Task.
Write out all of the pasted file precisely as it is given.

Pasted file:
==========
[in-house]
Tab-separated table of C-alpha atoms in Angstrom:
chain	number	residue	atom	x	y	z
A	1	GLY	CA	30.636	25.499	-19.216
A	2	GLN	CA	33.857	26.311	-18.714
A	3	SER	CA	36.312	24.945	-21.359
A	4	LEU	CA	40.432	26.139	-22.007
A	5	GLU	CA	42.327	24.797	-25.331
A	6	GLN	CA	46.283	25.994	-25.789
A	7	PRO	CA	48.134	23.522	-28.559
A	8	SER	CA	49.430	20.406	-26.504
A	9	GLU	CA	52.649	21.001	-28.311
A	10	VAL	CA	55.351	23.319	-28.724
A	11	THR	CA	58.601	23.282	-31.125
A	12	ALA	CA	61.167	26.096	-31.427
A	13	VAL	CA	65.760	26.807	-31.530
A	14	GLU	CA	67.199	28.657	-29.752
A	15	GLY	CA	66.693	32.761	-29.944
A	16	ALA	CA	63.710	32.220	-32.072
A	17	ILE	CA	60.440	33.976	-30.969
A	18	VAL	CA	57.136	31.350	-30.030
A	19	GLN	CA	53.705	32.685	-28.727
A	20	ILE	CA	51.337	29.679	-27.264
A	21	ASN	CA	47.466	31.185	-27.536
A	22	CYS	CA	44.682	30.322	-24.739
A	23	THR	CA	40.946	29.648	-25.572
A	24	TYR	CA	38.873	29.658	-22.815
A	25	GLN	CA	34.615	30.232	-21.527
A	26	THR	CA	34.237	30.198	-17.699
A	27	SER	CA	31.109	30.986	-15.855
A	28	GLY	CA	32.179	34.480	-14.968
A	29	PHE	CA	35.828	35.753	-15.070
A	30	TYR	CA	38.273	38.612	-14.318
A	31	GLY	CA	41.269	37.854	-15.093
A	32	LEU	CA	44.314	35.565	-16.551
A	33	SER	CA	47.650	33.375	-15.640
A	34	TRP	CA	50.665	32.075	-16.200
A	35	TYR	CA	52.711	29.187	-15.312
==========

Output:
[in-house]
Tab-separated table of C-alpha atoms in Angstrom:
chain	number	residue	atom	x	y	z
A	1	GLY	CA	30.636	25.499	-19.216
A	2	GLN	CA	33.857	26.311	-18.714
A	3	SER	CA	36.312	24.945	-21.359
A	4	LEU	CA	40.432	26.139	-22.007
A	5	GLU	CA	42.327	24.797	-25.331
A	6	GLN	CA	46.283	25.994	-25.789
A	7	PRO	CA	48.134	23.522	-28.559
A	8	SER	CA	49.430	20.406	-26.504
A	9	GLU	CA	52.649	21.001	-28.311
A	10	VAL	CA	55.351	23.319	-28.724
A	11	THR	CA	58.601	23.282	-31.125
A	12	ALA	CA	61.167	26.096	-31.427
A	13	VAL	CA	65.760	26.807	-31.530
A	14	GLU	CA	67.199	28.657	-29.752
A	15	GLY	CA	66.693	32.761	-29.944
A	16	ALA	CA	63.710	32.220	-32.072
A	17	ILE	CA	60.440	33.976	-30.969
A	18	VAL	CA	57.136	31.350	-30.030
A	19	GLN	CA	53.705	32.685	-28.727
A	20	ILE	CA	51.337	29.679	-27.264
A	21	ASN	CA	47.466	31.185	-27.536
A	22	CYS	CA	44.682	30.322	-24.739
A	23	THR	CA	40.946	29.648	-25.572
A	24	TYR	CA	38.873	29.658	-22.815
A	25	GLN	CA	34.615	30.232	-21.527
A	26	THR	CA	34.237	30.198	-17.699
A	27	SER	CA	31.109	30.986	-15.855
A	28	GLY	CA	32.179	34.480	-14.968
A	29	PHE	CA	35.828	35.753	-15.070
A	30	TYR	CA	38.273	38.612	-14.318
A	31	GLY	CA	41.269	37.854	-15.093
A	32	LEU	CA	44.314	35.565	-16.551
A	33	SER	CA	47.650	33.375	-15.640
A	34	TRP	CA	50.665	32.075	-16.200
A	35	TYR	CA	52.711	29.187	-15.312